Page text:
- More expensive production but better results
- Occlusal splints (bite guards):
- First line therapy
- Protect the teeth from premature wear, reduce jaw muscle activity and the noise of teeth grinding.
Xerostomia, What Is It?
Xerostomia is diminished saliva production and oral dryness feeling.
A healthy patient produces saliva at the rate of 0.5ml per minute, approximately 30 ml (1 ounce) per hour. In a person with xerostomia, the rate is reduced to 0.1ml per minute, approximately 6ml (1 teaspoonful) per hour. Besides aiding in chewing and digestion, saliva maintains the pH balance in the mouth by secreting bicarbonate ions produced in the salivary ducts, which combine with and neutralize the H+ ions produced in the fermentation process. Inadequate production of saliva is a risk factor for caries.
Common Causes of Xerostomia:
- Lesions in the salivary glands or duct obstruction
- Radiation injury to the salivary glands
- Sjogrens syndrome:
- Most common disease affecting salivary gland.
- 9:1 female: male ratio
- Side effects: dry eyes, dry skin, difficulty swallowing and swollen inflamed joints.
- Alcohol, tobacco, caffeine use
- Cystic fibrosis
- Crohn’s disease
- Biliary cirrhosis
Drugs Implicated in Causing Xerostomia:
- Numerous psychotherapeutic agents:
benzodiazepines, buspirone, tricyclic antidepressants (amitriptyline), Selective Serotonin Reuptake Inhibitors (fluoxetine, sertraline), MAOI (Emsam®), venlafaxine, bupropion, lithium, valproic acid, and numerous antipsychotics
- Antihypertensive agents:
- Clonidine, enalapril, methyldopa, prazosin
- HCTZ, furosemide, spironolactone
- Benztropine, trihexyphenidyl, atropine, dicyclomine, hyoscyamine
- First generation antihistamines:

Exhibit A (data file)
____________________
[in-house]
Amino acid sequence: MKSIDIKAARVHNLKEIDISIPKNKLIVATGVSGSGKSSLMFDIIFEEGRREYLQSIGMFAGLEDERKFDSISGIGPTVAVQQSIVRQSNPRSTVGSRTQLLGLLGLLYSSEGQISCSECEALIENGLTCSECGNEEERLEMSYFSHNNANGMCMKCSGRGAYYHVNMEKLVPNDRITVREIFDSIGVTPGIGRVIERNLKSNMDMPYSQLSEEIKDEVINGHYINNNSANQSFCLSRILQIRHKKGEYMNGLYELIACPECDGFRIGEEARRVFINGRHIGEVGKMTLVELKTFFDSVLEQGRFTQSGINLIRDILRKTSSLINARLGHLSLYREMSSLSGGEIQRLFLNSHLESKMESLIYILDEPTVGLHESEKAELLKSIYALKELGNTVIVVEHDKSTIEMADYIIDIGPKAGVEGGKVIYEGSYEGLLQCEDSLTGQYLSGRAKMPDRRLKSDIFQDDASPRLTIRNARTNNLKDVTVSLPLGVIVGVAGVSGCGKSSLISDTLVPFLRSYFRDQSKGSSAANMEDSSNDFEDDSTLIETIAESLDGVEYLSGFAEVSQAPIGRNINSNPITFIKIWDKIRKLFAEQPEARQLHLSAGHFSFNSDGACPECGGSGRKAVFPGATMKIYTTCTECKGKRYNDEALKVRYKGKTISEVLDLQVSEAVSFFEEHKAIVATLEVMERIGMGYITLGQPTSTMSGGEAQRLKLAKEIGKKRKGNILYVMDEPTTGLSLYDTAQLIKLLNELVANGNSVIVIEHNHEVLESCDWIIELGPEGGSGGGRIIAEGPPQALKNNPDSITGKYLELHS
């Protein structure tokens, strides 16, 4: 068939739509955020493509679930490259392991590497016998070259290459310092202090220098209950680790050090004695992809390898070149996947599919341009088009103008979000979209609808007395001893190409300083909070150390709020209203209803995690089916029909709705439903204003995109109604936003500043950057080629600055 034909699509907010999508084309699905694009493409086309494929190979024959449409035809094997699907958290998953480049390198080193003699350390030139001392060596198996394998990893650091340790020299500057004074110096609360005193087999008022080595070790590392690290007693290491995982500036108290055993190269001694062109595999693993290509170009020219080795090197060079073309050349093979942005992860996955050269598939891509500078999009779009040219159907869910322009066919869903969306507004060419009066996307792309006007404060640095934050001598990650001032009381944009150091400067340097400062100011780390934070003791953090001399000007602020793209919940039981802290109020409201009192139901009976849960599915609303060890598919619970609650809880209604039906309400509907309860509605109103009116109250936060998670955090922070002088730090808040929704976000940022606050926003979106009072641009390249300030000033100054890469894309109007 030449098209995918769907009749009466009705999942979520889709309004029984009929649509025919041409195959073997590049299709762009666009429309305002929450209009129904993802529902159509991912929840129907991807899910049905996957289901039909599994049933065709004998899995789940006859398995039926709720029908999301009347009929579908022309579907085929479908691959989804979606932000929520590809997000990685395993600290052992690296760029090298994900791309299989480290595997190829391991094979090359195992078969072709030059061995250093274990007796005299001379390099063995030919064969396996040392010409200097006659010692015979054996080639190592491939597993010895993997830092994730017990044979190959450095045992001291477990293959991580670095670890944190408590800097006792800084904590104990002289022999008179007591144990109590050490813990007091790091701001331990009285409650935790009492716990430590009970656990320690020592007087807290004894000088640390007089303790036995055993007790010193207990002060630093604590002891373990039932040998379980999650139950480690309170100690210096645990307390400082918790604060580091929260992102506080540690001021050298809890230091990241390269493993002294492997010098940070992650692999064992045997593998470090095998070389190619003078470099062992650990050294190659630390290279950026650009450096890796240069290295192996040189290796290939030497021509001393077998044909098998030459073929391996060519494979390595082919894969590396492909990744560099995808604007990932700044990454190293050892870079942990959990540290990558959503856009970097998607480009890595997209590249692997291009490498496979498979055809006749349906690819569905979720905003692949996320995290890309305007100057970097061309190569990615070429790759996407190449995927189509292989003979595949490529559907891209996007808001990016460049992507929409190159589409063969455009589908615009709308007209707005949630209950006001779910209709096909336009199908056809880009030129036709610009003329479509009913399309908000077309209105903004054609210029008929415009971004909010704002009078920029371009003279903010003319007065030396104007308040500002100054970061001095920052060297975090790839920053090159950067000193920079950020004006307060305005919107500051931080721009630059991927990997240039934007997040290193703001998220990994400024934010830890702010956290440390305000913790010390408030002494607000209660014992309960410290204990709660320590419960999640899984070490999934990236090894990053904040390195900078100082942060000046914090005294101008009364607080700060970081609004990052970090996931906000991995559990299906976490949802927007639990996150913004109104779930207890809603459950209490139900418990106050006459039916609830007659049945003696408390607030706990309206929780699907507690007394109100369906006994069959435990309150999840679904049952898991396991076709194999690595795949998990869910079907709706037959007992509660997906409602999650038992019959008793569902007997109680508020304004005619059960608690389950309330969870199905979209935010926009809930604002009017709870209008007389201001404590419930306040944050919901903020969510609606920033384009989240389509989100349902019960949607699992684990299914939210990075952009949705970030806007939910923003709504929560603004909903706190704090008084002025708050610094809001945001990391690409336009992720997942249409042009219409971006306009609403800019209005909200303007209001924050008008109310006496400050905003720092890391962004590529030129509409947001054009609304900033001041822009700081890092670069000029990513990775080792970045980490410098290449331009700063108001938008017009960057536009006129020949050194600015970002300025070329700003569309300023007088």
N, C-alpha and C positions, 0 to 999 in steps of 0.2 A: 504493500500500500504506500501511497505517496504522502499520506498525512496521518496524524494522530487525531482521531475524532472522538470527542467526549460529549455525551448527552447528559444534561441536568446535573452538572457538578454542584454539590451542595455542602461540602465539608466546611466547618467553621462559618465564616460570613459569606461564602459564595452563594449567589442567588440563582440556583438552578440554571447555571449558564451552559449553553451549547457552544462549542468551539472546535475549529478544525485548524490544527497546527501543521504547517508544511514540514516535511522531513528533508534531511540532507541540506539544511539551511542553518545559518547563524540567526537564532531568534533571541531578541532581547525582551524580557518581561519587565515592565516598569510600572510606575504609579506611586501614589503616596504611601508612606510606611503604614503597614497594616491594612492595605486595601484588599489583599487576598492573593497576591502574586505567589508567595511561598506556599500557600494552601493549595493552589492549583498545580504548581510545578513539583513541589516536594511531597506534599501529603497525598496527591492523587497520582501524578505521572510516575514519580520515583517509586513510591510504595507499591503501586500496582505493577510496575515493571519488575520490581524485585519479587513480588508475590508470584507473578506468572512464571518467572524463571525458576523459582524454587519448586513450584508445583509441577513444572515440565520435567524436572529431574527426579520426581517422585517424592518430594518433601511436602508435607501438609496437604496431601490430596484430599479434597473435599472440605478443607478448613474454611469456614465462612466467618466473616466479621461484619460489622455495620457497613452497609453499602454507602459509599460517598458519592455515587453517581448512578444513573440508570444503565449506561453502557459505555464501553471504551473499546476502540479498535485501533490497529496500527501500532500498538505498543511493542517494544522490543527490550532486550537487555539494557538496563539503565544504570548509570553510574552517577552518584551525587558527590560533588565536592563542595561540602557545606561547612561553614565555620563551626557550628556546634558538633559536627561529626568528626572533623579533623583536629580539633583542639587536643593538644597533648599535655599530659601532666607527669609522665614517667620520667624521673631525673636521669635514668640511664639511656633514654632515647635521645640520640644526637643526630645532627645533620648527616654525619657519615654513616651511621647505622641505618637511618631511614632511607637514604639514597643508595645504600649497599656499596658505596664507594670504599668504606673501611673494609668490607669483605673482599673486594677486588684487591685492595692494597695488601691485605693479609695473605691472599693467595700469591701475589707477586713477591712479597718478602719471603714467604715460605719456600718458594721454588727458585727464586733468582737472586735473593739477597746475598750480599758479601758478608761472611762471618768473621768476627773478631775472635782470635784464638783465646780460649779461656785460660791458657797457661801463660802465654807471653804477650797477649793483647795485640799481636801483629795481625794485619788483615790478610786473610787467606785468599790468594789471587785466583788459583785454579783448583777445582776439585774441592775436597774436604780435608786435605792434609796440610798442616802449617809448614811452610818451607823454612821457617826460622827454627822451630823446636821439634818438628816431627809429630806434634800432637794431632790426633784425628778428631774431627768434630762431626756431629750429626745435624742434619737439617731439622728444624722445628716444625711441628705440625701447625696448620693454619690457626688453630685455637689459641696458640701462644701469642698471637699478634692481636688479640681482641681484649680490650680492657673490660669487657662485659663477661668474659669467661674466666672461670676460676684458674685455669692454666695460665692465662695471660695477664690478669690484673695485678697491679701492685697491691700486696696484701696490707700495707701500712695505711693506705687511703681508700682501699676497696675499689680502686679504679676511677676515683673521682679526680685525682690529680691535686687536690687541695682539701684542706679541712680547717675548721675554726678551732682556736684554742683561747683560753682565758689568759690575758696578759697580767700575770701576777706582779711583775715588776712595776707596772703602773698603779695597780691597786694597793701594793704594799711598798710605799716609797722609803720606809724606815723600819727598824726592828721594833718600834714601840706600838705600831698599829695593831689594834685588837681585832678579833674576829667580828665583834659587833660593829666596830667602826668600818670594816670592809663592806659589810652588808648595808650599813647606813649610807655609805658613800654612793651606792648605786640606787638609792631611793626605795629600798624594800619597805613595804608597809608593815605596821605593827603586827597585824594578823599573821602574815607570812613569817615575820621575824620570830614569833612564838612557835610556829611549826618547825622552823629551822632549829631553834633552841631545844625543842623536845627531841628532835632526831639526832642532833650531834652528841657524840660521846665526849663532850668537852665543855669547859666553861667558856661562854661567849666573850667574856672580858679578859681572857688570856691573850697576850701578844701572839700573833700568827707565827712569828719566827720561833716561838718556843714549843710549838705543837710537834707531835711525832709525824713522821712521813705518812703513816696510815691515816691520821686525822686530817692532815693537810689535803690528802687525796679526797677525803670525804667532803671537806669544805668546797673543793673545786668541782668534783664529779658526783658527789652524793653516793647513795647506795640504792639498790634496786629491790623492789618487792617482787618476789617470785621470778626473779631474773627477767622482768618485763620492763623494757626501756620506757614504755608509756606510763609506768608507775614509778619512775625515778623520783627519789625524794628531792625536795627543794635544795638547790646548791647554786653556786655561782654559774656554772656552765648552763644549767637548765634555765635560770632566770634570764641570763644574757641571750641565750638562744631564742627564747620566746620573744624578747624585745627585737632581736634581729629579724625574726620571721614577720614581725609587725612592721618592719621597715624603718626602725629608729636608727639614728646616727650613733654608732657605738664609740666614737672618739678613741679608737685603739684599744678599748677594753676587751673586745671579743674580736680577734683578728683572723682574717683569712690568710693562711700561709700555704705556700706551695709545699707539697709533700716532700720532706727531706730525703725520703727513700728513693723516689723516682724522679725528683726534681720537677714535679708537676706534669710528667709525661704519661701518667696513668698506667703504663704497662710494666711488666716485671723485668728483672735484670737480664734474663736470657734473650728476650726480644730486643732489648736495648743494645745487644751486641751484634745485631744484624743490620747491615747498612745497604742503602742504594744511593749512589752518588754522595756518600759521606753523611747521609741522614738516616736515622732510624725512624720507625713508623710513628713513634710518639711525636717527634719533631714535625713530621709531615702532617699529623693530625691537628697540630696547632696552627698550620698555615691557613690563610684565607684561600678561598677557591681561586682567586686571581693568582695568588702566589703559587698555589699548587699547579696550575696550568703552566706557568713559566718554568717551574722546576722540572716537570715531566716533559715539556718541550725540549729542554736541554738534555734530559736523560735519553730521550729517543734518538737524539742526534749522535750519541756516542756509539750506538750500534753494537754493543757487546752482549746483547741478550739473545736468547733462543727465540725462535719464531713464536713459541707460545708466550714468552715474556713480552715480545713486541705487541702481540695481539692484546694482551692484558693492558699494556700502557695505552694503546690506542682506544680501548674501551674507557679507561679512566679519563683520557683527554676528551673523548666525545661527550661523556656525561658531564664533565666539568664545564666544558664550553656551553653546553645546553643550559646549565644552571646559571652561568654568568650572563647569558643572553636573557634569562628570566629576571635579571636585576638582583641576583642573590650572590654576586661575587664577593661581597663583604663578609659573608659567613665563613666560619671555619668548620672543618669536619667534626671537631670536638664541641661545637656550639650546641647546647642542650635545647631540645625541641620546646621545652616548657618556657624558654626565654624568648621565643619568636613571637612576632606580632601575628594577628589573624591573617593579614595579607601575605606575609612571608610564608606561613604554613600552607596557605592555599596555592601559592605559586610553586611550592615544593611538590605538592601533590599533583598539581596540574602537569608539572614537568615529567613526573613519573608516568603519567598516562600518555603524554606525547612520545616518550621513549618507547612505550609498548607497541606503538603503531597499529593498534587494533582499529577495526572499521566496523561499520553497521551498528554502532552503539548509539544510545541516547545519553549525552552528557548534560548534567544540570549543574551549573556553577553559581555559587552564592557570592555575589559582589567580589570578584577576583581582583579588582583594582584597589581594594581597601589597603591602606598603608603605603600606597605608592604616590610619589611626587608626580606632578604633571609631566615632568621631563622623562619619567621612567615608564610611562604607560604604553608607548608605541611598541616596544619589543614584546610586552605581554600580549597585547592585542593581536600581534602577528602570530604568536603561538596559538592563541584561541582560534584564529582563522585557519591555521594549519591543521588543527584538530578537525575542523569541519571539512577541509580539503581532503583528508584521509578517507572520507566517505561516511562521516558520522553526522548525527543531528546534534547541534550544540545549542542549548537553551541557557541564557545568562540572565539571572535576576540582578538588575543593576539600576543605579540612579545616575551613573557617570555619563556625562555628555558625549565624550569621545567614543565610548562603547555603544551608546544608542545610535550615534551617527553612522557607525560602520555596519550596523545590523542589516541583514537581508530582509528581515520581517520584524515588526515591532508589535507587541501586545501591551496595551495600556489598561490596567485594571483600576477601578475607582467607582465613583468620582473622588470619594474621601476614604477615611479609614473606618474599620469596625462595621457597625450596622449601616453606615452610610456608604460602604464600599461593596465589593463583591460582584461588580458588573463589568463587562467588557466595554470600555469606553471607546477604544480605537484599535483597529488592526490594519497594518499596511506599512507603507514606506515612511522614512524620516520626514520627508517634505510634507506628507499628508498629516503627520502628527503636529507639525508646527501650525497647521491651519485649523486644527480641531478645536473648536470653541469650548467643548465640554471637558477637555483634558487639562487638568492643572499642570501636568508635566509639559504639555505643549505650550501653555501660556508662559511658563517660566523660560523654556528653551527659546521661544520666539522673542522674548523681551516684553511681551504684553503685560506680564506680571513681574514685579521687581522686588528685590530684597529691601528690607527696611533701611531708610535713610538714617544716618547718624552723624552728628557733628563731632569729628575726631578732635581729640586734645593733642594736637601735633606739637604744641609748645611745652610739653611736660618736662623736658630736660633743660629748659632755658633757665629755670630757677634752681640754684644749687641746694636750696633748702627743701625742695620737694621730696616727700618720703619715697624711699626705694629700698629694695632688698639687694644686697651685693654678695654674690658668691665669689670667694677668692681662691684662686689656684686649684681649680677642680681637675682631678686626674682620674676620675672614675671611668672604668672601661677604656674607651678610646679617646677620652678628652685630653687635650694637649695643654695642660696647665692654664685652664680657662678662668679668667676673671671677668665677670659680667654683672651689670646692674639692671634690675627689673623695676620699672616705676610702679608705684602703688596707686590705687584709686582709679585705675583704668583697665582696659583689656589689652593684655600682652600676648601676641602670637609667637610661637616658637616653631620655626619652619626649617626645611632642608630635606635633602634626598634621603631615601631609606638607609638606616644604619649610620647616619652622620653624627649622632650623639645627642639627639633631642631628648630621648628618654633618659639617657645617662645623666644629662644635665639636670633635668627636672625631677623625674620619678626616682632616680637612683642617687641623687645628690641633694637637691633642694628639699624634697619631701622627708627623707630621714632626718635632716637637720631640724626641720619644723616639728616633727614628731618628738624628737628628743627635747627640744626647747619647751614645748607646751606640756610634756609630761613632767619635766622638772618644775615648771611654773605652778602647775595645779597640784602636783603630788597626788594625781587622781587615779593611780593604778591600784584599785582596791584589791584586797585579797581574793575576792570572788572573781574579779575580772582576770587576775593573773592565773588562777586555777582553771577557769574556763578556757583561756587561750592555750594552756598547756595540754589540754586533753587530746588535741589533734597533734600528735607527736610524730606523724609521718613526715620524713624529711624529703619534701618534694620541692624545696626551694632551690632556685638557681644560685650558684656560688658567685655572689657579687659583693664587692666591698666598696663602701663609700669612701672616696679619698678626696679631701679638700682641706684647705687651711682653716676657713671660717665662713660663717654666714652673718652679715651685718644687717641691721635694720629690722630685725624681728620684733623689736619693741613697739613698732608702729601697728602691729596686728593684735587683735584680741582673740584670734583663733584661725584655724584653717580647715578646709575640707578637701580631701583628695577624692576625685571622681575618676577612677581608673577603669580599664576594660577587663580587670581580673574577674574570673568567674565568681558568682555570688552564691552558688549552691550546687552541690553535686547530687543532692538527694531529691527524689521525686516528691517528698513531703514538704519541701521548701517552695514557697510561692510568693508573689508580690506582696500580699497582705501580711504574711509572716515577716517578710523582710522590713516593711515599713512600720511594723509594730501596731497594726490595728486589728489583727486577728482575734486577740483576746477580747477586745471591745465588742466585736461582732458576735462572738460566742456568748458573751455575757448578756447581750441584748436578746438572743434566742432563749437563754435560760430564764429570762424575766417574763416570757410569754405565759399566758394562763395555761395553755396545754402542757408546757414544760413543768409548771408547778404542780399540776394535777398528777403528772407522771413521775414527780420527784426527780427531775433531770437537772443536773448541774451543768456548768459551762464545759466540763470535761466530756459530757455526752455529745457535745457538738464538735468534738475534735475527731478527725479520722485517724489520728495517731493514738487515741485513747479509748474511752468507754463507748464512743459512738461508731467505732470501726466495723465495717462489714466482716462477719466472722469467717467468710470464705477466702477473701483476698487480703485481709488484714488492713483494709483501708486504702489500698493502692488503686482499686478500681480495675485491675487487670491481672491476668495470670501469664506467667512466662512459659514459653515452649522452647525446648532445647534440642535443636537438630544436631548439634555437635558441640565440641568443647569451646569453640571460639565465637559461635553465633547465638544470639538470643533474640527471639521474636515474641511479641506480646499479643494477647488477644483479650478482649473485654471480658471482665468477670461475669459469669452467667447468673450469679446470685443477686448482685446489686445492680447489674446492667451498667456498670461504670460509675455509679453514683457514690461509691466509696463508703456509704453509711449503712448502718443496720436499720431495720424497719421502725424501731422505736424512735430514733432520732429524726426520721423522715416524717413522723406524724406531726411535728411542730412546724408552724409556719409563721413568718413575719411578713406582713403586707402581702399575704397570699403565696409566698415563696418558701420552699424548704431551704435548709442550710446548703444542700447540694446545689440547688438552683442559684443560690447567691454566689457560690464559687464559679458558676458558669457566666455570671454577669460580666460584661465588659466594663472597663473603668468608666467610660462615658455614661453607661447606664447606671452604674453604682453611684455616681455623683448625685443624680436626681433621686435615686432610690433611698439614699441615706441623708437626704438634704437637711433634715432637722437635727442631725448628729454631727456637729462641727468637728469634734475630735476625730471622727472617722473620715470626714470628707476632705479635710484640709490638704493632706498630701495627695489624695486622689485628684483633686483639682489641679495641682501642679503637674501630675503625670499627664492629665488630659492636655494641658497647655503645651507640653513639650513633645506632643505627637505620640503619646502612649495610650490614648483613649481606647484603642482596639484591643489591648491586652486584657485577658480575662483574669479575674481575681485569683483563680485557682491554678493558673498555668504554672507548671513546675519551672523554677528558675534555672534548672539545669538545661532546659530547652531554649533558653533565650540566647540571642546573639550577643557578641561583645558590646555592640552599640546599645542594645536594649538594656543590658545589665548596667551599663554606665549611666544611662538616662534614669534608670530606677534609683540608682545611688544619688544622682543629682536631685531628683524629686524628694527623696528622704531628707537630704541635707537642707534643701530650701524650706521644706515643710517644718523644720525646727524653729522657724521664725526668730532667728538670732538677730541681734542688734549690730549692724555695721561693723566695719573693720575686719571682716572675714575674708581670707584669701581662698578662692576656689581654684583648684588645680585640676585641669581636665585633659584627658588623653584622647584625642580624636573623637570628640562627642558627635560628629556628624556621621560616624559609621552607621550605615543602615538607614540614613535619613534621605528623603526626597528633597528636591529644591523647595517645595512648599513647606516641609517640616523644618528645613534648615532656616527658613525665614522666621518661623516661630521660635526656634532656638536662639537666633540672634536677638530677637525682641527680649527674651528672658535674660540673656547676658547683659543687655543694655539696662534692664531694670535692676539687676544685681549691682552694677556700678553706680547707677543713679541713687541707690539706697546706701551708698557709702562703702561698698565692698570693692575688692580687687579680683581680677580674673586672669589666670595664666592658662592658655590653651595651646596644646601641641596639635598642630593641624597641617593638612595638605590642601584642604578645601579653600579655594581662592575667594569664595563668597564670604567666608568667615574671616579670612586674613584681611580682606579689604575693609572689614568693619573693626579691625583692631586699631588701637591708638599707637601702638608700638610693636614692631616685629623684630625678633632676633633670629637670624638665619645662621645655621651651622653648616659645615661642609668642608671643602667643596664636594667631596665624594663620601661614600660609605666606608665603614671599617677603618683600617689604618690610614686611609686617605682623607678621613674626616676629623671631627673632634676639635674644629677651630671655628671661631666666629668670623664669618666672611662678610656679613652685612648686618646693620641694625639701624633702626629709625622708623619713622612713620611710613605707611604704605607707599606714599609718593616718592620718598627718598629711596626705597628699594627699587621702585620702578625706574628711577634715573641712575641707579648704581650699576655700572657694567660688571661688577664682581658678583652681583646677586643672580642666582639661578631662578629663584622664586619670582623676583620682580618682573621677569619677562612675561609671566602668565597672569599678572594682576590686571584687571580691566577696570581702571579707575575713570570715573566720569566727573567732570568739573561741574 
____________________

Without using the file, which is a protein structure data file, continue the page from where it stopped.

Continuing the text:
- Diphenhydramine, promethazine, hydroxyzine
Primarily due to their anticholinergic side effects
- Amphetamines and methylphenidates; ADHD meds:
- “Adderall tongue”: adverse effects of the medication on the tongue in patients
- Especially children
- Tongue and mouth movement, including tongue sucking
- Rawness and soreness of the tongue
- Biting or chewing of the tongue, lips, or inner cheeks
- A small study of 50 individuals showed a relationship between “Adderall tongue” and Vitamin-D and calcium levels.
- Further study is warranted. https://bmcoralhealth.biomedcentral.com/articles/10.1186/s12903-020-01349-3
OTC Treatment of Xerostomia:
- Topical treatment of xerostomia is available as “Saliva substitutes”.
- Saliva substitutes may be most useful in the following situations:
- Before sleep because the viscosity of saliva changes at night
- After waking at night with dry mouth symptoms
during telephone conversations
- During social and workplace interactions
in patients with dentures.
- Contain carboxymethylcellulose and/or mucins for lubrication and viscosity.
- Contain xylitol or sorbitol as sweeteners
- Remember: sugar alcohols can cause diarrhea.
- Trade names: MouthKote®, Biotene Oralbalance® gel, Biotene® mouth spray, Salivart®, Xero-lube®
- Sip water and sugar-free drinks. Avoid sugary drinks and caffeine.
- Chew Sugarless gum or suck on sugarless hard candies.
Use a humidifier.
- Breathe through the nose, not the mouth.
- Practice good oral hygiene: brush, floss, see dentist regularly.
- Treat cracked lips with petroleum jelly or lip balm.
- Eat high moisture foods (mashed potatoes instead of french fries).
- Avoid spicy foods.
Prescription Pharmacotherapy Treatment:
Side effects: excess sweating and gastrointestinal upset.
Monitor: development of oral candidiasis (thrush).
Dr. Rodney Messner adds:
Biotene products seem to be the most popular with my patients.
Xerostomia is a very common problem among our older patients. I do see it a good bit in my dental practice.
Don’t forget to advise patients to avoid highly acidic foods/drinks as well due to their erosive effect on teeth. With limited saliva production, these drinks can quickly damage the protective enamel layer.
Have a great day on the bench!!